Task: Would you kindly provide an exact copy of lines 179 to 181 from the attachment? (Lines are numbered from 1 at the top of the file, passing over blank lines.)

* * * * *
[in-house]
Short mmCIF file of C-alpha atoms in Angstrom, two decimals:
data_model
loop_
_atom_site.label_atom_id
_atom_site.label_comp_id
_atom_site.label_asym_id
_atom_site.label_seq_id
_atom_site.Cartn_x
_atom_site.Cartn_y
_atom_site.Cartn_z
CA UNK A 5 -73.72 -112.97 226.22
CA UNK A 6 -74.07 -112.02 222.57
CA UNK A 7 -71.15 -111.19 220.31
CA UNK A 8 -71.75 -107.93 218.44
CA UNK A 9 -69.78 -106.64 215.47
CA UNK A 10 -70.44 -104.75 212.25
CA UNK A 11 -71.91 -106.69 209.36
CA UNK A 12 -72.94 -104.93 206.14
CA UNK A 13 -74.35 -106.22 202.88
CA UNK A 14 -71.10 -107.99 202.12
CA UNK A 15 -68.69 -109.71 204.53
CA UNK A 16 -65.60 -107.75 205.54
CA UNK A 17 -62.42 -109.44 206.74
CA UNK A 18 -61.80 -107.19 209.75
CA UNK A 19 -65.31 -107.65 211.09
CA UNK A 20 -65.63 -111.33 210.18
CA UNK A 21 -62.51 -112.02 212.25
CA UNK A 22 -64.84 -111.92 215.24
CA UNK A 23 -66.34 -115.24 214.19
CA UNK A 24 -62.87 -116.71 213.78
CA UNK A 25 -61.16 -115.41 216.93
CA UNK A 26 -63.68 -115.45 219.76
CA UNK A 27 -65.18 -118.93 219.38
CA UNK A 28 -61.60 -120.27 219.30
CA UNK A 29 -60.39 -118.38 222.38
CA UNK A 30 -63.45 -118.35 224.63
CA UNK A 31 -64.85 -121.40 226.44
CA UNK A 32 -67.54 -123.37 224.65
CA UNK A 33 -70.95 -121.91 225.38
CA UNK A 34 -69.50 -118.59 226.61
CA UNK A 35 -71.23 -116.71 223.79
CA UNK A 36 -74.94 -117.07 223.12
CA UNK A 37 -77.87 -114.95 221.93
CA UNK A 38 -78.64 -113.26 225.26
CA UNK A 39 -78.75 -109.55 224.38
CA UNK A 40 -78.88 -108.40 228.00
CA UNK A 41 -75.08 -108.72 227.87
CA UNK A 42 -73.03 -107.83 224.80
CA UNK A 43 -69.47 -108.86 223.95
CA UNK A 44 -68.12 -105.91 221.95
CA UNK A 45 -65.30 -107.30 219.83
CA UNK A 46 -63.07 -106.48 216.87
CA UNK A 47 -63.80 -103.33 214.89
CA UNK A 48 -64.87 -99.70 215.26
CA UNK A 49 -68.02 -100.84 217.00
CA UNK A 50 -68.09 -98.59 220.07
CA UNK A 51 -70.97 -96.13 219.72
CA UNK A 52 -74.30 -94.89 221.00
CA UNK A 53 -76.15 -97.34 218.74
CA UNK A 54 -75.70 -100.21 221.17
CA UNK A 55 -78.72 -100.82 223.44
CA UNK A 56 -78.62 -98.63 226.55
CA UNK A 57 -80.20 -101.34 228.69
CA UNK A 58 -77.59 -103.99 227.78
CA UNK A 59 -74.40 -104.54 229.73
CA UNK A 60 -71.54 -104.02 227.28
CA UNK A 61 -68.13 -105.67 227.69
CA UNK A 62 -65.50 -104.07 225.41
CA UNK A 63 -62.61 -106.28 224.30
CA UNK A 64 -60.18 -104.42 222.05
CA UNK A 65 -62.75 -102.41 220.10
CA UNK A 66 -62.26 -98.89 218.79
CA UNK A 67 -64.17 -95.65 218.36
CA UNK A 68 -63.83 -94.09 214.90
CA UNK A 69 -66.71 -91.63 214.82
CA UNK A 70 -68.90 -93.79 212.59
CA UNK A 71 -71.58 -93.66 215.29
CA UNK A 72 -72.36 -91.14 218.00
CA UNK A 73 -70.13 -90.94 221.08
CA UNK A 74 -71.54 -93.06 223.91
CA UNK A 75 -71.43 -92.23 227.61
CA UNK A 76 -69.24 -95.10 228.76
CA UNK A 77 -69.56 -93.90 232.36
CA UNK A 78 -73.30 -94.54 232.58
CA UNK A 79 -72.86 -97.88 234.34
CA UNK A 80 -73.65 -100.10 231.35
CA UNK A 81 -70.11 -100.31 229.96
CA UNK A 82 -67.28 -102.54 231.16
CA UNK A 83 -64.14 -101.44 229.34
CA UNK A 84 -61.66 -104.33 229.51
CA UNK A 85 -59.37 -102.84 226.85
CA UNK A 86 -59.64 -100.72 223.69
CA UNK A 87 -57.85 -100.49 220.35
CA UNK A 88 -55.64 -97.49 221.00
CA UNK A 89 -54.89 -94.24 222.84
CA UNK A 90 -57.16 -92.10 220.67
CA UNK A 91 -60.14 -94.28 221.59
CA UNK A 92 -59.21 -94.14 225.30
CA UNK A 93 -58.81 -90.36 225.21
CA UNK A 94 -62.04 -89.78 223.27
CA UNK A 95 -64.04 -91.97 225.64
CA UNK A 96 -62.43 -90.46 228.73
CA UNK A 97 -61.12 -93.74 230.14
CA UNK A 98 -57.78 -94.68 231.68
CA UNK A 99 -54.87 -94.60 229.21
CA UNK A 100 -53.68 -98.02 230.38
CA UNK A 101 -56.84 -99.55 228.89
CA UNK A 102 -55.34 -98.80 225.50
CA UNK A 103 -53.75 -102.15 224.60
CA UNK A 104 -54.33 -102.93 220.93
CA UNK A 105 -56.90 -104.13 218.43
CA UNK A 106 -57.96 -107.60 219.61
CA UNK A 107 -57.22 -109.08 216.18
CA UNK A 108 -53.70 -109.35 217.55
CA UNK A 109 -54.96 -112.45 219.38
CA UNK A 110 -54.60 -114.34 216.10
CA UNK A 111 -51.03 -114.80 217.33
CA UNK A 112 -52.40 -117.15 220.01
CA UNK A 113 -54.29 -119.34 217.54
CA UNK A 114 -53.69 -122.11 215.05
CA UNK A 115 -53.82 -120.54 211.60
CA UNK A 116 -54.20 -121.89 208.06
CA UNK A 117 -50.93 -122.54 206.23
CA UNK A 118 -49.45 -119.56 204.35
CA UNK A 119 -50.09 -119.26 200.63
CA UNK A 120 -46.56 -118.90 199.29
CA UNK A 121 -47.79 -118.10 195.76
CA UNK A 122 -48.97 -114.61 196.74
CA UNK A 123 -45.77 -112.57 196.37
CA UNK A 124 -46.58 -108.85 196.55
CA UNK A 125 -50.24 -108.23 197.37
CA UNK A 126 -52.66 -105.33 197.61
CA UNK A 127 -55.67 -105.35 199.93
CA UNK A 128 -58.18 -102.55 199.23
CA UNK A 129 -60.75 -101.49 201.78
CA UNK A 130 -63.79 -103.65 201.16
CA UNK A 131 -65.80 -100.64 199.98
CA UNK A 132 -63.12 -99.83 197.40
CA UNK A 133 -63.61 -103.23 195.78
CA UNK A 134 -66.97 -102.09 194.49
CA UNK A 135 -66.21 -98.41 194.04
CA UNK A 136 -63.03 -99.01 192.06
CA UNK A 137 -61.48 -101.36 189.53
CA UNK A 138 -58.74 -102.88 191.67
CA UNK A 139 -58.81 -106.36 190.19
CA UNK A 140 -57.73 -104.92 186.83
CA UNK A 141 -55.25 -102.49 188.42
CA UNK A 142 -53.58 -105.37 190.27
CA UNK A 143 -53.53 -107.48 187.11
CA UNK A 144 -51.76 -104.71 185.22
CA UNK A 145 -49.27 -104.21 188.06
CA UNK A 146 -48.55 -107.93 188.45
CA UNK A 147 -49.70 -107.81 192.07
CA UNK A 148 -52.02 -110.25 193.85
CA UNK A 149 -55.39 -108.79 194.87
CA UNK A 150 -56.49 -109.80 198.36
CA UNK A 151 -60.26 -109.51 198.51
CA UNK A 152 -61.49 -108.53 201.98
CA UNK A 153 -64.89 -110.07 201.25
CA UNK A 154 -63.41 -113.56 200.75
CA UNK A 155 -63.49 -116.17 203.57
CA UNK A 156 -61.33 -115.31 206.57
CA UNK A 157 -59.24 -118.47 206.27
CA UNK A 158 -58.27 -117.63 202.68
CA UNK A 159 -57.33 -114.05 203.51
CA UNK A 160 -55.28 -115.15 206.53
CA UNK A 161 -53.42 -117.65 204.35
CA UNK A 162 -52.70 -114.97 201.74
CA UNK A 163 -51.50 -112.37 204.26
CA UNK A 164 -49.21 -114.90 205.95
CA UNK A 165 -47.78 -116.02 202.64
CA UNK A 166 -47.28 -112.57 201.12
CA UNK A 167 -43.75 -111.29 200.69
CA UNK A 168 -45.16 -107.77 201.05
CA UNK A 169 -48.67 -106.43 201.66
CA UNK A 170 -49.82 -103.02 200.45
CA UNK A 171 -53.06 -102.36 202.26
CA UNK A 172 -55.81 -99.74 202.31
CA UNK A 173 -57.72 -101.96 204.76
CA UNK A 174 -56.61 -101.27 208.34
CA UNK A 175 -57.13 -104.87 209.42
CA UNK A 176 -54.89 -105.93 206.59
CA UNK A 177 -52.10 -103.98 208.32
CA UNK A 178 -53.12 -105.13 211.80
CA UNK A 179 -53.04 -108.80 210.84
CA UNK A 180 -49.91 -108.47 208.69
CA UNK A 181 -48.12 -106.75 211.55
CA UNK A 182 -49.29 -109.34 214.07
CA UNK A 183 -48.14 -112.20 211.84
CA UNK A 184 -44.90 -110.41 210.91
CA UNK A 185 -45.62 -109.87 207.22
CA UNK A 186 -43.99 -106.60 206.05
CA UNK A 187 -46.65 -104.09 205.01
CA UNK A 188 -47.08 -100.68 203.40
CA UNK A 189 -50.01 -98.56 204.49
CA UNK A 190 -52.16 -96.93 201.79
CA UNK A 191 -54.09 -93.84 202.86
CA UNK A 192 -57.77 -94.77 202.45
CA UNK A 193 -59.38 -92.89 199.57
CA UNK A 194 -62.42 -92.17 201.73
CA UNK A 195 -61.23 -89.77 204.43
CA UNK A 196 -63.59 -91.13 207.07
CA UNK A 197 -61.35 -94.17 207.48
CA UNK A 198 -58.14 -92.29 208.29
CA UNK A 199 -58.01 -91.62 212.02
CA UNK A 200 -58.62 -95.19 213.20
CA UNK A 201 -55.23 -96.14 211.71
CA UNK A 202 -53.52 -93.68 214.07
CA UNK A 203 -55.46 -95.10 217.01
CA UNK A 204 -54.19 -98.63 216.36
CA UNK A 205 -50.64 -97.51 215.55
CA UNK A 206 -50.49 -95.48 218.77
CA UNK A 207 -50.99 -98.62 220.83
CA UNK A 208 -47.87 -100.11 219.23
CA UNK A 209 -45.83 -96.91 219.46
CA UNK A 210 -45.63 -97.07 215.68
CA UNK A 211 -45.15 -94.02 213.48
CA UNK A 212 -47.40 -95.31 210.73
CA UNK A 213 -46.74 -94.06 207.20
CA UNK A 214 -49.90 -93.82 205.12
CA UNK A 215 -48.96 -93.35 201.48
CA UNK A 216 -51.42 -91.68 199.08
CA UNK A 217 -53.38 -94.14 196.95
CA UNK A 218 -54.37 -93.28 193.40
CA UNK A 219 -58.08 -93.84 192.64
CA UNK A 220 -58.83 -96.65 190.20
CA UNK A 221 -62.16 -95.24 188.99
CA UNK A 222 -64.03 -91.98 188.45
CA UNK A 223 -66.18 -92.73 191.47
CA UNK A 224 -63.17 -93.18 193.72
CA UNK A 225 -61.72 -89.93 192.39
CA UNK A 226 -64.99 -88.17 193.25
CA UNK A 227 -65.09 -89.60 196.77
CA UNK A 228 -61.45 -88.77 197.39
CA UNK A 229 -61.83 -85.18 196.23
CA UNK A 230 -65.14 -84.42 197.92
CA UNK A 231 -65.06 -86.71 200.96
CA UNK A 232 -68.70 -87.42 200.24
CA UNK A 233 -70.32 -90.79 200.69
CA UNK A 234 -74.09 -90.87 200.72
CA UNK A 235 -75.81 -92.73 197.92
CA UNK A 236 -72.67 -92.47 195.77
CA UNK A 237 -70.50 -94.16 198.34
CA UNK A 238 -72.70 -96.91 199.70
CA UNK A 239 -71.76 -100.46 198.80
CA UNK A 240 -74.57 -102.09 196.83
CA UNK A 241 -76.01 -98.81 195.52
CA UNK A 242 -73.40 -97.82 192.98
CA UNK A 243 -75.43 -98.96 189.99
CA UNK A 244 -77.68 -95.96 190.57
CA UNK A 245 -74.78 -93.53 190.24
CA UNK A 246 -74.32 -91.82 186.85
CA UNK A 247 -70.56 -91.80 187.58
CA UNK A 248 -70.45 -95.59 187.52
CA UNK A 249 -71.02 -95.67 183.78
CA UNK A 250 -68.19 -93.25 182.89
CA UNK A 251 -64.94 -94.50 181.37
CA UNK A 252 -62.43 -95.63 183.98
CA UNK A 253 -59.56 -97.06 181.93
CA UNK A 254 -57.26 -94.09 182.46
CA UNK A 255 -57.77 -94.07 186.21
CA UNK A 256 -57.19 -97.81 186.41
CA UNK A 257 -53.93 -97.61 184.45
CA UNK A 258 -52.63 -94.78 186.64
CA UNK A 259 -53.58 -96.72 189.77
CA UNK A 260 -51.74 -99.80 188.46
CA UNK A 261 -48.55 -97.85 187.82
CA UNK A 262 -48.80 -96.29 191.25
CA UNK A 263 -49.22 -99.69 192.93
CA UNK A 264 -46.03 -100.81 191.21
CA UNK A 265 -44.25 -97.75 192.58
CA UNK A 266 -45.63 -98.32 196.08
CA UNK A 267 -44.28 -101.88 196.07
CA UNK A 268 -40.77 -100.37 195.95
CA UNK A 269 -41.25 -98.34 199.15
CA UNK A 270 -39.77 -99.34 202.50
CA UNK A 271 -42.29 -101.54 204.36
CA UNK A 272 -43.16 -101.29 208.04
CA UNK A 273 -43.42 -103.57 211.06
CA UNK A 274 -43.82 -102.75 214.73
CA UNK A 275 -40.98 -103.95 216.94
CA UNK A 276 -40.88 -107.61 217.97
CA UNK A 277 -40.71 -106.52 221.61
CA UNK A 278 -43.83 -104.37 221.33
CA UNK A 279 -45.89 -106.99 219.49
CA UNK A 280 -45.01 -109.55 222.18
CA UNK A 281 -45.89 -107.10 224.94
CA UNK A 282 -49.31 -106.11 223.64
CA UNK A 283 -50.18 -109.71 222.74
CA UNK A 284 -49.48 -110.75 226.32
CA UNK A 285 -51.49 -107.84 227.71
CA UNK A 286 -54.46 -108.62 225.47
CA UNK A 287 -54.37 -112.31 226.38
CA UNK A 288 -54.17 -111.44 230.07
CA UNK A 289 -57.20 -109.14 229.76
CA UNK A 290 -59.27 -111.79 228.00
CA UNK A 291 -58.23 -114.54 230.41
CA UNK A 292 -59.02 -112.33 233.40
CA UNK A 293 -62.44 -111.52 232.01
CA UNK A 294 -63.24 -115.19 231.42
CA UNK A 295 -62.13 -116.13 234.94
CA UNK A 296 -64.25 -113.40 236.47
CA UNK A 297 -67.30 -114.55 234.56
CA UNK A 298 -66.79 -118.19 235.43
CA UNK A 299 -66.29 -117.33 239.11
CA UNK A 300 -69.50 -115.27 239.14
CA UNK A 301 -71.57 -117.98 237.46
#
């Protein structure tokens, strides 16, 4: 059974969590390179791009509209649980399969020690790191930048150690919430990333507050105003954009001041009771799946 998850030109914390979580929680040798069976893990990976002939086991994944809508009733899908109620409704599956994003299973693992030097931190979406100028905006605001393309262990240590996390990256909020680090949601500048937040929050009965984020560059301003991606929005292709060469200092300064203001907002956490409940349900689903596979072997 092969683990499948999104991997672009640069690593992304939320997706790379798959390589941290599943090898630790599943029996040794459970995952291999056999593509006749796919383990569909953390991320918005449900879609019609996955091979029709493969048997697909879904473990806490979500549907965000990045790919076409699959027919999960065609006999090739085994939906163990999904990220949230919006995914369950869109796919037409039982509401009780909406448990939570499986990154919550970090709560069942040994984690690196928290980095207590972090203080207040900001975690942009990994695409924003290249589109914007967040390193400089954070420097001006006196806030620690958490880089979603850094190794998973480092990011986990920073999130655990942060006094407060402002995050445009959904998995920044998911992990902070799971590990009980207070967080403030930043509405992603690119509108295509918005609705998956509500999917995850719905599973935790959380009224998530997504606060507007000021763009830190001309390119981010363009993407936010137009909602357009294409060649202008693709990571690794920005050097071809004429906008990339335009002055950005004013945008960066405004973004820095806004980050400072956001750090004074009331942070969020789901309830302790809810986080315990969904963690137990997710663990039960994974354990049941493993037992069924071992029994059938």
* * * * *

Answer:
CA UNK A 172 -55.81 -99.74 202.31
CA UNK A 173 -57.72 -101.96 204.76
CA UNK A 174 -56.61 -101.27 208.34